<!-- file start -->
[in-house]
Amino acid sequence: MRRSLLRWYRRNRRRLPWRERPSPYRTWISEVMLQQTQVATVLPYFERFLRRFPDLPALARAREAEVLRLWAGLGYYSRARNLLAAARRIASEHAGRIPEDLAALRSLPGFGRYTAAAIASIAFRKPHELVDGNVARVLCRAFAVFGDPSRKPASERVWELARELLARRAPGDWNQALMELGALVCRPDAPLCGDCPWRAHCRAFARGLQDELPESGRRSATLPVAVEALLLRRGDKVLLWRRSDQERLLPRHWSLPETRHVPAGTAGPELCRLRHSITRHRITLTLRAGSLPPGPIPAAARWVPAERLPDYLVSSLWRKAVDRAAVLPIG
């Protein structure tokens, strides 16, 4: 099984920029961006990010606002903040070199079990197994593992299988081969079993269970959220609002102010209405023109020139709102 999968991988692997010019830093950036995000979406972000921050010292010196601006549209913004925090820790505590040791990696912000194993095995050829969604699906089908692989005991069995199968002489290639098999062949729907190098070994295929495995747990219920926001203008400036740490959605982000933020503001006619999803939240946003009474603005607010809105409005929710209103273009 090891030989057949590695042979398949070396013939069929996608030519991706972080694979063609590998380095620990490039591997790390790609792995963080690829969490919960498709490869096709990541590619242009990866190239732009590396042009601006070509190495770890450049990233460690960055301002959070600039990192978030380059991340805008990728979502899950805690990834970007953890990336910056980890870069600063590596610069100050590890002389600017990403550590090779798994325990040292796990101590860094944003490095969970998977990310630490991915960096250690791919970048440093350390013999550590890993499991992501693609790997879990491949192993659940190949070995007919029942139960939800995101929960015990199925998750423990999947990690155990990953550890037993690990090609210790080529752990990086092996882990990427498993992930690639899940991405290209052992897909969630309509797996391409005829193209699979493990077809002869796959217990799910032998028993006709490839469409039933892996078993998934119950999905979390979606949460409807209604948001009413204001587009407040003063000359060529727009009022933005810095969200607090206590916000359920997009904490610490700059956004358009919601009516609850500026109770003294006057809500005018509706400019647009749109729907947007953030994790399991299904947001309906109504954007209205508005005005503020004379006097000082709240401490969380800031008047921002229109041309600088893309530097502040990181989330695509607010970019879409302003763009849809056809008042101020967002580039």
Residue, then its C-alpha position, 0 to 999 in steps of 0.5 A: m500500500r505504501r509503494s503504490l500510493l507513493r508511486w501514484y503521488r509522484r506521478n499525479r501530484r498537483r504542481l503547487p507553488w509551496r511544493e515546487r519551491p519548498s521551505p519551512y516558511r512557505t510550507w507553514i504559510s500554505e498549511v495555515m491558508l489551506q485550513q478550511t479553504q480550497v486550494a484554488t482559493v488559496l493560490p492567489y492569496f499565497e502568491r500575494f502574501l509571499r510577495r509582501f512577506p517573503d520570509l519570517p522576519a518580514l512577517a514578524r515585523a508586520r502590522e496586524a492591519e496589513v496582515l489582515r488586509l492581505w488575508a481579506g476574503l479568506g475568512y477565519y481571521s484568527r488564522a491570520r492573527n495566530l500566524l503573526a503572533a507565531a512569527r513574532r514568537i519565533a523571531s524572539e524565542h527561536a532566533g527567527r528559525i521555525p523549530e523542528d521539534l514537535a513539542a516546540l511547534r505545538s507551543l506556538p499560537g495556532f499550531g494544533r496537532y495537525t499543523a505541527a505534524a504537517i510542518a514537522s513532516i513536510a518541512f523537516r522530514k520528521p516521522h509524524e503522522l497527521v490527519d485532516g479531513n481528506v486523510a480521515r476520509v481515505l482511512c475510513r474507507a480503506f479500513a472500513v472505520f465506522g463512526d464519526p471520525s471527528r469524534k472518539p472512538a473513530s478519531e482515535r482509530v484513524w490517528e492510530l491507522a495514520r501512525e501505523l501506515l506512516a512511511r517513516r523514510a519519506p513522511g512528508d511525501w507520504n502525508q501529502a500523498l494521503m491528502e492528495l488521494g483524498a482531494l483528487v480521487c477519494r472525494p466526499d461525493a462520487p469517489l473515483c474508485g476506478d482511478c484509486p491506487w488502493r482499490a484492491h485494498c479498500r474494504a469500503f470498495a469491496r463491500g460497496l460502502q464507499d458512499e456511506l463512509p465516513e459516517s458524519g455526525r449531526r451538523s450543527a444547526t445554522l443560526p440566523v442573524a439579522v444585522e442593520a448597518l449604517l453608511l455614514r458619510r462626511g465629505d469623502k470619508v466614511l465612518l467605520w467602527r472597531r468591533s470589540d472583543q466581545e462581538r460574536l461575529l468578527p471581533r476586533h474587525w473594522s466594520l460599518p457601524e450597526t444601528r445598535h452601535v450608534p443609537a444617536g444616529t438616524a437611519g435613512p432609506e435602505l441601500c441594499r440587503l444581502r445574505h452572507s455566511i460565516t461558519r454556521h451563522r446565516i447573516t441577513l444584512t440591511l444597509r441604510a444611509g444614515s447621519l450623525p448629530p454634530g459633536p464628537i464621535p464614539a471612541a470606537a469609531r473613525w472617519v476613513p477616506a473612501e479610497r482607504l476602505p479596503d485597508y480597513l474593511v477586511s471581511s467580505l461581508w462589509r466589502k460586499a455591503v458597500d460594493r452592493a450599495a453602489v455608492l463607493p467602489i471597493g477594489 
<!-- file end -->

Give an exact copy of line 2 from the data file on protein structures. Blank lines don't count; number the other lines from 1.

Amino acid sequence: MRRSLLRWYRRNRRRLPWRERPSPYRTWISEVMLQQTQVATVLPYFERFLRRFPDLPALARAREAEVLRLWAGLGYYSRARNLLAAARRIASEHAGRIPEDLAALRSLPGFGRYTAAAIASIAFRKPHELVDGNVARVLCRAFAVFGDPSRKPASERVWELARELLARRAPGDWNQALMELGALVCRPDAPLCGDCPWRAHCRAFARGLQDELPESGRRSATLPVAVEALLLRRGDKVLLWRRSDQERLLPRHWSLPETRHVPAGTAGPELCRLRHSITRHRITLTLRAGSLPPGPIPAAARWVPAERLPDYLVSSLWRKAVDRAAVLPIG